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Literacy is a luxury that many of us take for granted.  We depend on written communication for information, guidance, and access to heath care information That is why SADAG created SPEAKING BOOKS and revolutionized the way information is delivered to low literacy communities. It's exactly what it sounds like.a book that talks to the reader in his or her local  language, delivering critical information in an interactive, and educational way.

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Monitoring by doctors, family and friends is crucial, researchers and experts say

By Robert Preidt

WEDNESDAY, May 31, 2017 (HealthDay News) -- New research confirms that psychiatric patients are at high risk for suicide immediately after being discharged from a mental health care facility, and that risk can remain high for years.

"Discharged patients have suicide rates many times that in the general community," said a team led by Matthew Michael Large of the University of New South Wales in Australia.

One psychiatrist in the United States said the study highlights the need to help patients long after they've been discharged from care.

"Thoughts of suicide are not normal -- like chest pain, they indicate a medical emergency that needs immediate treatment," said Dr. Jeffrey Borenstein, president of the Brain & Behavior Research Foundation in New York City.

"Changes in behavior -- disturbances in sleep, appetite or level of functioning at work or school -- are also warning signs that someone needs help," he said.

The researchers behind the new study point out that according to the World Health Organization, suicide remains among the top 20 causes of death worldwide.

In the new study, Large's team looked at data from 100 studies conducted over more than 50 years. The studies involved nearly 18,000 suicides involving patients discharged from psychiatric facilities.

The suicide rate was highest within three months after discharge and among patients who'd been admitted to the facility already expressing suicidal ideas or behaviors.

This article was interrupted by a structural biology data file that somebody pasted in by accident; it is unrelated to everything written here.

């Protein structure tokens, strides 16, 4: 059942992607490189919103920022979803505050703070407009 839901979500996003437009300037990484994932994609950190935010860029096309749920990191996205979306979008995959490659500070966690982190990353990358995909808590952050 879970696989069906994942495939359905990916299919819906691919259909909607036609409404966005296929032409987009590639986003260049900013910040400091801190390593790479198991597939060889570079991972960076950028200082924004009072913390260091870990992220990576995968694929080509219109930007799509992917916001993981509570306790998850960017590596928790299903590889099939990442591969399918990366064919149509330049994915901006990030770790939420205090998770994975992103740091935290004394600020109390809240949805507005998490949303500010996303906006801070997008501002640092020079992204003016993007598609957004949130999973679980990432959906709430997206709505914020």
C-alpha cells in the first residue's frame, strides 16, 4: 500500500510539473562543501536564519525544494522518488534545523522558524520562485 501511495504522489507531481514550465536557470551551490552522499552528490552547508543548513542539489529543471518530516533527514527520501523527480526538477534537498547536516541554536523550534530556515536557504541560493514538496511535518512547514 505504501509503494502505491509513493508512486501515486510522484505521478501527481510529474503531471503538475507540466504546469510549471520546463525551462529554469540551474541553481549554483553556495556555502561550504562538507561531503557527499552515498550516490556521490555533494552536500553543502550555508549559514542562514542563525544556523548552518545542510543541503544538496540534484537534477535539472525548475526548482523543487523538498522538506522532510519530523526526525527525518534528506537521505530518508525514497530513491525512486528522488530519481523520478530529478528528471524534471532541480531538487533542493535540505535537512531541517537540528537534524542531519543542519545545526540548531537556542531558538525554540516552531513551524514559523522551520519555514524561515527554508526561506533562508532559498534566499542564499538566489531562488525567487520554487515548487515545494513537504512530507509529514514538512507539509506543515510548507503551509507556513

The risk for suicide did decline somewhat over time, Large and colleagues said, but was still significant even after 10 years or more, according to the study, which was published May 31 in the journal JAMA Psychiatry.

According to the researchers, this means that "efforts aimed at suicide prevention should start while patients are in hospital, and the period shortly after discharge should be a time of increased clinical focus."

The intervention of people who care for the person at risk is key, Borenstein added.

"We can prevent suicide by being vigilant about friends and loved ones, and willing to openly discuss mental illness," he said.

Dr. Ami Baxi directs adult inpatient services at Lenox Hill Hospital in New York City. She agreed that the study "emphasizes the importance of closely monitoring patients who were recently discharged from a hospital and patients who were admitted with suicidal ideation or behaviors."

SOURCES: Jeffrey Borenstein, M.D., president and CEO, the Brain & Behavior Research Foundation, New York City; Ami Baxi, M.D., director, adult inpatient services, Lenox Hill Hospital, New York City; JAMA Psychiatry, news release, May 31, 2017

Copyright (c) 2017 HealthDay. All rights reserved.

News stories are written and provided by HealthDay and do not reflect federal policy, the views of MedlinePlus, the National Library of Medicine, the National Institutes of Health, or the U.S. Department of Health and Human Services.

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